A fantastic piece in The Guardian by Michel Houellebecq about HP Lovecraft, his life and how it affected his writing. Worth reading if you have any interest in Lovecraft, depression or writing in general.
Those who love life do not read. Nor do they go to the movies, actually. No matter what might be said, access to the artistic universe is more or less entirely the preserve of those who are a little fed up with the world.
Now, here is Howard Phillips Lovecraft (1890-1937): "I am so beastly tired of mankind and the world that nothing can interest me unless it contains a couple of murders on each page or deals with the horrors unnameable and unaccountable that leer down from the external universes." We need a supreme antidote against all forms of realism.
Few beings have ever been so impregnated, pierced to the core, by the conviction of the absolute futility of human aspiration. The universe is nothing but a furtive arrangement of elementary particles. A figure in transition toward chaos. That is what will finally prevail. The human race will disappear. Other races in turn will appear and disappear. The skies will be glacial and empty, traversed by the feeble light of half-dead stars. These too will disappear. Everything will disappear. And human actions are as free and as stripped of meaning as the unfettered movement of the elementary particles. Good, evil, morality, sentiments? Pure "Victorian fictions". All that exists is egotism. Cold, intact and radiant.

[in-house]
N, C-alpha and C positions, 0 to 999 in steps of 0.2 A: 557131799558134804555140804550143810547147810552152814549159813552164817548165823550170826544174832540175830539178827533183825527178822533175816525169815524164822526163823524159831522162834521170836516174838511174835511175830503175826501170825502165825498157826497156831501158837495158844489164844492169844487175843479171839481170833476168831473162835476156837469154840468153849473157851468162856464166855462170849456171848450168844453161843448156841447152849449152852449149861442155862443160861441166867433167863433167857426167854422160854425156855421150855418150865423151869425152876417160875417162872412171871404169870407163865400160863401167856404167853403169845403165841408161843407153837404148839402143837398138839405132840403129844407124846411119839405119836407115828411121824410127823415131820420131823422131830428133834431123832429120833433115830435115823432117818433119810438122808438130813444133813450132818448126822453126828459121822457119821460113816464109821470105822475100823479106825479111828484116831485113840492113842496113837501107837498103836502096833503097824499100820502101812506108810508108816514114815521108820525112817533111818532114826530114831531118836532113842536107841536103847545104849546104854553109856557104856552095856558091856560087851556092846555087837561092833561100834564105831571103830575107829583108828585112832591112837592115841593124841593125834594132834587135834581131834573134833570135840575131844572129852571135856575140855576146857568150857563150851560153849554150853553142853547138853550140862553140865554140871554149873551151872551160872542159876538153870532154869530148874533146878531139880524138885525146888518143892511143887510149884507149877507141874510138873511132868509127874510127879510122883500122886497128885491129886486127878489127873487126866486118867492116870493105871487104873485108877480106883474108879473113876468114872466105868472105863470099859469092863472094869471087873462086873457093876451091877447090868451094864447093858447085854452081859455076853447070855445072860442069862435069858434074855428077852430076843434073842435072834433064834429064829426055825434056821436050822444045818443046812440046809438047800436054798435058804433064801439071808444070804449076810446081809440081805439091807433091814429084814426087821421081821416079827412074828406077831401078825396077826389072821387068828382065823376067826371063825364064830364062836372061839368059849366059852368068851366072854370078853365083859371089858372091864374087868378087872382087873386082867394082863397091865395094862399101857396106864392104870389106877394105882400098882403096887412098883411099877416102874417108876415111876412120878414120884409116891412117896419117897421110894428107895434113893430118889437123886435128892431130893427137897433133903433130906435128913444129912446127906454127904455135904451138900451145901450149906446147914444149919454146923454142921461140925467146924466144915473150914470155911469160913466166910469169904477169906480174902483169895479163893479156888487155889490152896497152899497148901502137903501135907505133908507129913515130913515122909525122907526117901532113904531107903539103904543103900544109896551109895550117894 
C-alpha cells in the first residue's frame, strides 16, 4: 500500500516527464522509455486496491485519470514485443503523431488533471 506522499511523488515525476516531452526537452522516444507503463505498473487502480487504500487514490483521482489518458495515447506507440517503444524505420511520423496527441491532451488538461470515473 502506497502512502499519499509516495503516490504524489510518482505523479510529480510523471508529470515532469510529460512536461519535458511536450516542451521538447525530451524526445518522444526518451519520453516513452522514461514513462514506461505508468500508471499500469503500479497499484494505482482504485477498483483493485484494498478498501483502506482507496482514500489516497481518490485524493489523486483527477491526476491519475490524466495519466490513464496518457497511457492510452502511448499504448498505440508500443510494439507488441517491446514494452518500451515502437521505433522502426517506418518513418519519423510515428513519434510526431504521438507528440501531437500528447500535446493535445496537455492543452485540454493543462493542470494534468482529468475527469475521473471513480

Lovecraft was well aware of the distinctly depressing nature of his conclusions. As he wrote in 1918, "all rationalism tends to minimalise the value and the importance of life, and to decrease the sum total of human happiness. In some cases the truth may cause suicidal or nearly suicidal depression."